Transportation

Newsom's one bright spot (and even it's a bit dingy)

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Covering Mayor Gavin Newsom's devious exploits for this story last week, watching as the ever-ambitious Newsom sacrificed the city's fiscal future on the altar of political expediency and his increasingly rigid anti-tax ideology, it seemed as if there was nothing remotely redeeming about this callow, self-serving man. Read more »

Oakland joins the car-free "ciclovia" movement

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Joining American cities including Portland, San Francisco, and New York in borrowing the temporarily car-free ciclovia concept pioneered in Bogota, Colombia, Oakland officials will clear the automobiles from the heart of the city this Sund Read more »

Bike Plan hearing yields lots of detail but no decision

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The fate of San Francisco's Bicycle Plan and the four-year-old court injunction against implementing its projects remains unclear following a nearly three-hour hearing today that delved deeply into the minutiae of traffic studies, mitigation requirements, and the dictates of the California Environmental Quality Act.Read more »

Sunday Streets contrasts with SF's bike injunction

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A day after bicyclists and pedestrians took over the streets of the Mission for the popular, incident-free Sunday Streets, and a day before the court hearing on whether to end the four-year-old injunction against bike-related projects in San Francisco, Judge Peter Busch today (6/21) issued a noncommital tentative ruling in the case, indicating he needs a hearing on myriad technical details to reach a decision.Read more »

SF's bike project ban is coming to an end

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Despite high-profile recent improvements to San Francisco's bicycle network – including a half-dozen new bike lanes since last fall, a green bike lane on Market Street separated from cars, and new on-street bike parking on Valencia and Divisidero streets – the city is still prevented by a court injunction from creating bike lanes that have been sought for a decade. But that could change as early as next week. Read more »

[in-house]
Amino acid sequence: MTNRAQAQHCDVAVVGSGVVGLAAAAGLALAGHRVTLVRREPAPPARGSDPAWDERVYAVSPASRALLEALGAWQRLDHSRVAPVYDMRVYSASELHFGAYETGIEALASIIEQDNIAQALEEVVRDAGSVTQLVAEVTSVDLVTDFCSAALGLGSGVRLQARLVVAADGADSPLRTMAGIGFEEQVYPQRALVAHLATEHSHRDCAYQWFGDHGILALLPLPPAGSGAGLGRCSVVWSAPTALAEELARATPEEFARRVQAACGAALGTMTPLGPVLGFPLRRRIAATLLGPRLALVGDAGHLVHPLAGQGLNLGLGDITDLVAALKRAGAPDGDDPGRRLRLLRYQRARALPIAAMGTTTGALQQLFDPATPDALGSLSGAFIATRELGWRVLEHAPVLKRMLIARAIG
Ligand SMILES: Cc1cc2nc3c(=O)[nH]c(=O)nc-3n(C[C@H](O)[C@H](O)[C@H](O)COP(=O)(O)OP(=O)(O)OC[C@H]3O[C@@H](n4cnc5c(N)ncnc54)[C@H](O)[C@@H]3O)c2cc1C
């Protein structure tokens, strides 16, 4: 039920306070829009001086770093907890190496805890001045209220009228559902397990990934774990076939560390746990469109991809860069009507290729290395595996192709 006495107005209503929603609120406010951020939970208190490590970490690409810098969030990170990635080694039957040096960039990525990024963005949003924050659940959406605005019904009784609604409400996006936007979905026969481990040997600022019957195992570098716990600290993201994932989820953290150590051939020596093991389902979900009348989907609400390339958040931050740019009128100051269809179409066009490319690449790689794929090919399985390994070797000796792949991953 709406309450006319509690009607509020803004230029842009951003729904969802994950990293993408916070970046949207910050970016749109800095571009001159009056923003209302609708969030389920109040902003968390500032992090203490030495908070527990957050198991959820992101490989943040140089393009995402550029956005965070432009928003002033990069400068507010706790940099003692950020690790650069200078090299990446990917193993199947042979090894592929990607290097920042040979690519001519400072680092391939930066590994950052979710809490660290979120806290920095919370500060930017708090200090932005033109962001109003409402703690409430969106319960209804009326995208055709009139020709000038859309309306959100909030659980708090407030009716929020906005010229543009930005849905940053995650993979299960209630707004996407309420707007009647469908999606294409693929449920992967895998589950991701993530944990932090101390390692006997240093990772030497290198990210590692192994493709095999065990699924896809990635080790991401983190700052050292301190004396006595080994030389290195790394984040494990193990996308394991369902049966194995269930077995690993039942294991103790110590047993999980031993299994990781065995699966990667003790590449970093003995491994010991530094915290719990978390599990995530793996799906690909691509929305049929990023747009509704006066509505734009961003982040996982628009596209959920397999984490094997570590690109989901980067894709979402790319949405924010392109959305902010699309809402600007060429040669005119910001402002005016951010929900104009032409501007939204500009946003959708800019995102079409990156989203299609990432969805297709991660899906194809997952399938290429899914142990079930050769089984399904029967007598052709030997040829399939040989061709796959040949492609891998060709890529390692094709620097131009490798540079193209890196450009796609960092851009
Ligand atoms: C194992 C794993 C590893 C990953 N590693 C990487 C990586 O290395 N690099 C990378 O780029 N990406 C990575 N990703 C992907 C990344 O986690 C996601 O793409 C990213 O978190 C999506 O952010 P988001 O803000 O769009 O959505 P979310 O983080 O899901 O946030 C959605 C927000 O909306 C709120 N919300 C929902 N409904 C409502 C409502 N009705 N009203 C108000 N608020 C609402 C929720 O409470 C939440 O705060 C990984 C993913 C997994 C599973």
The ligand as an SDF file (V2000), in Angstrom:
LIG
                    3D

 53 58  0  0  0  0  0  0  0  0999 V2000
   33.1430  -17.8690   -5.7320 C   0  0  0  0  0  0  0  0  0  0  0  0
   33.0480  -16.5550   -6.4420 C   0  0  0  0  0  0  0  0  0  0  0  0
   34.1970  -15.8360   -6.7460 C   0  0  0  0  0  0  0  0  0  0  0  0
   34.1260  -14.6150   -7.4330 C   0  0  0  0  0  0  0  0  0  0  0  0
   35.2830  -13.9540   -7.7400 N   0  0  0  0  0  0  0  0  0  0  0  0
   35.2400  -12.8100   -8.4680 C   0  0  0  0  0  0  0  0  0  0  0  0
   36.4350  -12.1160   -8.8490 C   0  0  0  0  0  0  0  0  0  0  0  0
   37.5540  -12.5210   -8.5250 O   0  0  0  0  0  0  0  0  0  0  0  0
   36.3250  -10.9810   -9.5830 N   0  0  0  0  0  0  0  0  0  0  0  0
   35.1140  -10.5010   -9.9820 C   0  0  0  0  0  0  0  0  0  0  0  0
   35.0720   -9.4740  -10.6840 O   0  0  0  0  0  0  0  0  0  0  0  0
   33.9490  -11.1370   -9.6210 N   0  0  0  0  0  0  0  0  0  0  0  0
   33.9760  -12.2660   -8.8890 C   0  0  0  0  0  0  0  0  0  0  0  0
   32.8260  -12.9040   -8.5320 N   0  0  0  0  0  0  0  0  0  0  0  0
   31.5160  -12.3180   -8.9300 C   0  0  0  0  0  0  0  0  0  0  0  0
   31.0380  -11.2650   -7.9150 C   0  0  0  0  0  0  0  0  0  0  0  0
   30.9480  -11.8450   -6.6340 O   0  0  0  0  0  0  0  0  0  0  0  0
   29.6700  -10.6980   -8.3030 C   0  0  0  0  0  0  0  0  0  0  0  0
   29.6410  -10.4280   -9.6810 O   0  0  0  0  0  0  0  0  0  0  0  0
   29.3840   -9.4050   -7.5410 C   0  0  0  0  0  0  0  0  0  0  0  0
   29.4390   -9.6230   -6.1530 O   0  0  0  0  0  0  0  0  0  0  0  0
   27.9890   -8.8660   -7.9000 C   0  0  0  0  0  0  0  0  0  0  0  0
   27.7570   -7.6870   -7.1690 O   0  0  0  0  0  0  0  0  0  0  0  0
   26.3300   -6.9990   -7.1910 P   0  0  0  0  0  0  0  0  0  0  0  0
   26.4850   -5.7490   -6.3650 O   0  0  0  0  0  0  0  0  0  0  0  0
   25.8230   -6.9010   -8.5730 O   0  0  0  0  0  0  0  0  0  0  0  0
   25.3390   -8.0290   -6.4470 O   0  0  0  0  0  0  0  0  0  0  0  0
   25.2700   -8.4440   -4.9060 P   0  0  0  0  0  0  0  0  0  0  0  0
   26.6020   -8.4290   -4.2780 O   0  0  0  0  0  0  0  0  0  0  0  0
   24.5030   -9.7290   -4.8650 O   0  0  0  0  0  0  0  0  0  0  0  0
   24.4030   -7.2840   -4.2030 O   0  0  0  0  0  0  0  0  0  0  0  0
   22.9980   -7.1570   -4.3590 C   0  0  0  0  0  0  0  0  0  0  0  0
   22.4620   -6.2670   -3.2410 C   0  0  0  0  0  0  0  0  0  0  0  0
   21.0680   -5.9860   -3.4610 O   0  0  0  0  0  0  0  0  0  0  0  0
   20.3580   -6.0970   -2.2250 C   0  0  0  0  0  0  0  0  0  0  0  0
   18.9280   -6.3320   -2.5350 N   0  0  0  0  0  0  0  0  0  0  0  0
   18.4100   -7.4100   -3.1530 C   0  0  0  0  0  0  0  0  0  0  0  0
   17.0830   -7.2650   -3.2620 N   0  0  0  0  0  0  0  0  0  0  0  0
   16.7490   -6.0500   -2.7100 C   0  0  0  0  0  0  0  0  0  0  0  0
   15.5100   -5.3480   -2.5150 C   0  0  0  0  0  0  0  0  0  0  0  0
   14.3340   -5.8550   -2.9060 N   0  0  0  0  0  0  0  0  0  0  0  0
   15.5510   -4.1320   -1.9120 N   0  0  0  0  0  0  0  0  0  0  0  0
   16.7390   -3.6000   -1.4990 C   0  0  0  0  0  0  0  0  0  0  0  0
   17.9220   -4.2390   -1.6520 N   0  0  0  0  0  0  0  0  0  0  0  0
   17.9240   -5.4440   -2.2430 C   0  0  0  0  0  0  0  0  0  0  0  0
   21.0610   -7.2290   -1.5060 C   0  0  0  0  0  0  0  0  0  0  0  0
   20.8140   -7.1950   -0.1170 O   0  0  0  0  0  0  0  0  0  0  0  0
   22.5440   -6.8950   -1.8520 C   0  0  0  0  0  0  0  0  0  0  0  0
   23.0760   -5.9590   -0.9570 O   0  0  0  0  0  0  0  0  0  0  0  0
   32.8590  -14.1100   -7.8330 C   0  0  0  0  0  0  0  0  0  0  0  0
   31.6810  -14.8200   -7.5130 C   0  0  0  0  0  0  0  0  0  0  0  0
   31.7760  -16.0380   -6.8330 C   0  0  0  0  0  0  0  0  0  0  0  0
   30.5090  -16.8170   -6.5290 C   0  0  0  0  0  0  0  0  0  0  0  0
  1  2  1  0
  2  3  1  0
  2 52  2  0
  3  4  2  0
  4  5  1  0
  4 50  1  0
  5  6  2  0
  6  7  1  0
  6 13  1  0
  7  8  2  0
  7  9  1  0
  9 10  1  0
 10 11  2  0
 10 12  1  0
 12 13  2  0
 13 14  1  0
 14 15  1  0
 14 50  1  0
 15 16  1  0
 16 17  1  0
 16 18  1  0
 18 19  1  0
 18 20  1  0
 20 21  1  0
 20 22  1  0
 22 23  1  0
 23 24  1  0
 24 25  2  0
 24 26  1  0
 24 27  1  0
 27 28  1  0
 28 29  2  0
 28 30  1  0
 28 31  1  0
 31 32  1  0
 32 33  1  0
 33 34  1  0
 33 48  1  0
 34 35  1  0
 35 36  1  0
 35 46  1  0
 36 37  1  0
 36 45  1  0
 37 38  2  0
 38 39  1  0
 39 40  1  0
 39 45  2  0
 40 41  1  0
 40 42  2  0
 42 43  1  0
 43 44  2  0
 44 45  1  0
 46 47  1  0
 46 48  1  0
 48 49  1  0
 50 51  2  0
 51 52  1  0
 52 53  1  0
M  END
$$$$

Will cyclists and motorists ever get along?

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Bicyclists and motorists often clash in San Francisco, over space on the roadways and in conversations about each others' behaviors, often in the most acrimonious fashion imaginable. My recent writing on bike issues has prompted lots of feedback and controversy – including lovely comments such as “Steve, keep riding your bike without a helmet, with any luck you'll get in an accident and what little brains you have will spill out onto the street and we won't have to read your smug condescending bullshit about bikes anymore.” – but I'm not the only one interested in trying to figure out how this gulf got so wide or how to bridge it. Read more »

MTA board approves controversial budget

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By Adam Lesser

City Hall needed an overflow room to accommodate all the disenchanted Muni riders who showed up to protest the two-year San Francisco Municipal Transportation Agency budget plan yesterday (4/20). The budget locks in a 10 percent service cut through July 1st, 2011, at which point the MTA board is hopeful that the service cut will be lowered to 5 percent. The controversial budget was adopted on a 4-3 vote, and now goes to the Board of Supervisors, where progressive supervisors have already signaled opposition to the service cuts. Read more »

Chiu talks MTA reform as agency fails to support Muni

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With the San Francisco Municipal Transportation Agency Board of Directors poised to approve a truly terrible two-year budget today (4/20) – one that locks in Muni service cuts, subsidizes the police and other city departments, and fails to seek new revenue sources – there is talk about reforming an agency run exclusively by appointees of Mayor Gavin Newsom. Read more »

Caltrain faces deep cuts, perhaps even closure

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Serious doubt was cast over the future of Caltrain today, with this vital commuter rail link threatened by the same funding cutbacks that are hobbling other regional transit agencies. The joint-powers agency might be forced to cut its service in half this summer – probably by eliminating night and weekend service -- or perhaps even shutting the system down.Read more »

Prop 17 discourages going car-free

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Efforts to encourage car-sharing and ways of getting around that don’t involve owning a car would be undermined by Proposition 17, a June ballot measure that I wrote about in this week’s cover story. While I didn’t mention that impact in the story, it is of real concern to people like me who don’t own cars and encourage others to try the car-free lifestyle on for size.Read more »